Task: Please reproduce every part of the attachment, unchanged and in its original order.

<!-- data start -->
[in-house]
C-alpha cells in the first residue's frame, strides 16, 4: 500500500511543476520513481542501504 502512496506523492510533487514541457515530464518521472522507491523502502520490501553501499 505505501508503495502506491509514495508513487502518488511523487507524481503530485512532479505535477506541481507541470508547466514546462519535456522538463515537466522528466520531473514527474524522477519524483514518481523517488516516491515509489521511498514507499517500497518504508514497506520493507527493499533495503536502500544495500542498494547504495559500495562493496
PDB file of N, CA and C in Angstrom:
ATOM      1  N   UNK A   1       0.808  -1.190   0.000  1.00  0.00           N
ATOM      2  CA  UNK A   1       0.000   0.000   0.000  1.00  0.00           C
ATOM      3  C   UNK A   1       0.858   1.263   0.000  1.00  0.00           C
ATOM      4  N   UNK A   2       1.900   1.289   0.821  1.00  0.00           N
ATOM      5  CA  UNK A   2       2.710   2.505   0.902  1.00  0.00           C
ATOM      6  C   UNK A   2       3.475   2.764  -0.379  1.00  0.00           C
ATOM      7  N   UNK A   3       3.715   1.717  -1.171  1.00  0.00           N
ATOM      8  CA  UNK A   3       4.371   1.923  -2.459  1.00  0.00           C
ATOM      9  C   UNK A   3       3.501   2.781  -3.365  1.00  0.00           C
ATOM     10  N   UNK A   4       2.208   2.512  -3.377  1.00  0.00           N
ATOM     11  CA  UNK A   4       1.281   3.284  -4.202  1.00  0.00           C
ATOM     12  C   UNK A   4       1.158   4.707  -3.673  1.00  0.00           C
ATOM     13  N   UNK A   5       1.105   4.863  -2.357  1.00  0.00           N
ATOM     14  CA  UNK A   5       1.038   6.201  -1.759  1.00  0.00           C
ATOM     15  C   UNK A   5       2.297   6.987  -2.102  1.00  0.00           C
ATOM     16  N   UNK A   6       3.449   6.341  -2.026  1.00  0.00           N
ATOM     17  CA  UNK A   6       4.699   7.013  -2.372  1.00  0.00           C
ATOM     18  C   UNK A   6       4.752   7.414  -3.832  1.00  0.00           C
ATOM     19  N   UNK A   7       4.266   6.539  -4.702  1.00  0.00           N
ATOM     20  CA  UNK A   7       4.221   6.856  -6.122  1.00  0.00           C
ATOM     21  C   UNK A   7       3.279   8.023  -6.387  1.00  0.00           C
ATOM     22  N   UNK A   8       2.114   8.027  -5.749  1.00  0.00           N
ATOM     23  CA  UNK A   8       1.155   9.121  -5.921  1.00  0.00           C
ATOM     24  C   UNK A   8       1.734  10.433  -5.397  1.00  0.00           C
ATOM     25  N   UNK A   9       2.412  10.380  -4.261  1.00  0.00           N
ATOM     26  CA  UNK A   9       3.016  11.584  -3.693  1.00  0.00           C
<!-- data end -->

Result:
[in-house]
C-alpha cells in the first residue's frame, strides 16, 4: 500500500511543476520513481542501504 502512496506523492510533487514541457515530464518521472522507491523502502520490501553501499 505505501508503495502506491509514495508513487502518488511523487507524481503530485512532479505535477506541481507541470508547466514546462519535456522538463515537466522528466520531473514527474524522477519524483514518481523517488516516491515509489521511498514507499517500497518504508514497506520493507527493499533495503536502500544495500542498494547504495559500495562493496
PDB file of N, CA and C in Angstrom:
ATOM      1  N   UNK A   1       0.808  -1.190   0.000  1.00  0.00           N
ATOM      2  CA  UNK A   1       0.000   0.000   0.000  1.00  0.00           C
ATOM      3  C   UNK A   1       0.858   1.263   0.000  1.00  0.00           C
ATOM      4  N   UNK A   2       1.900   1.289   0.821  1.00  0.00           N
ATOM      5  CA  UNK A   2       2.710   2.505   0.902  1.00  0.00           C
ATOM      6  C   UNK A   2       3.475   2.764  -0.379  1.00  0.00           C
ATOM      7  N   UNK A   3       3.715   1.717  -1.171  1.00  0.00           N
ATOM      8  CA  UNK A   3       4.371   1.923  -2.459  1.00  0.00           C
ATOM      9  C   UNK A   3       3.501   2.781  -3.365  1.00  0.00           C
ATOM     10  N   UNK A   4       2.208   2.512  -3.377  1.00  0.00           N
ATOM     11  CA  UNK A   4       1.281   3.284  -4.202  1.00  0.00           C
ATOM     12  C   UNK A   4       1.158   4.707  -3.673  1.00  0.00           C
ATOM     13  N   UNK A   5       1.105   4.863  -2.357  1.00  0.00           N
ATOM     14  CA  UNK A   5       1.038   6.201  -1.759  1.00  0.00           C
ATOM     15  C   UNK A   5       2.297   6.987  -2.102  1.00  0.00           C
ATOM     16  N   UNK A   6       3.449   6.341  -2.026  1.00  0.00           N
ATOM     17  CA  UNK A   6       4.699   7.013  -2.372  1.00  0.00           C
ATOM     18  C   UNK A   6       4.752   7.414  -3.832  1.00  0.00           C
ATOM     19  N   UNK A   7       4.266   6.539  -4.702  1.00  0.00           N
ATOM     20  CA  UNK A   7       4.221   6.856  -6.122  1.00  0.00           C
ATOM     21  C   UNK A   7       3.279   8.023  -6.387  1.00  0.00           C
ATOM     22  N   UNK A   8       2.114   8.027  -5.749  1.00  0.00           N
ATOM     23  CA  UNK A   8       1.155   9.121  -5.921  1.00  0.00           C
ATOM     24  C   UNK A   8       1.734  10.433  -5.397  1.00  0.00           C
ATOM     25  N   UNK A   9       2.412  10.380  -4.261  1.00  0.00           N
ATOM     26  CA  UNK A   9       3.016  11.584  -3.693  1.00  0.00           C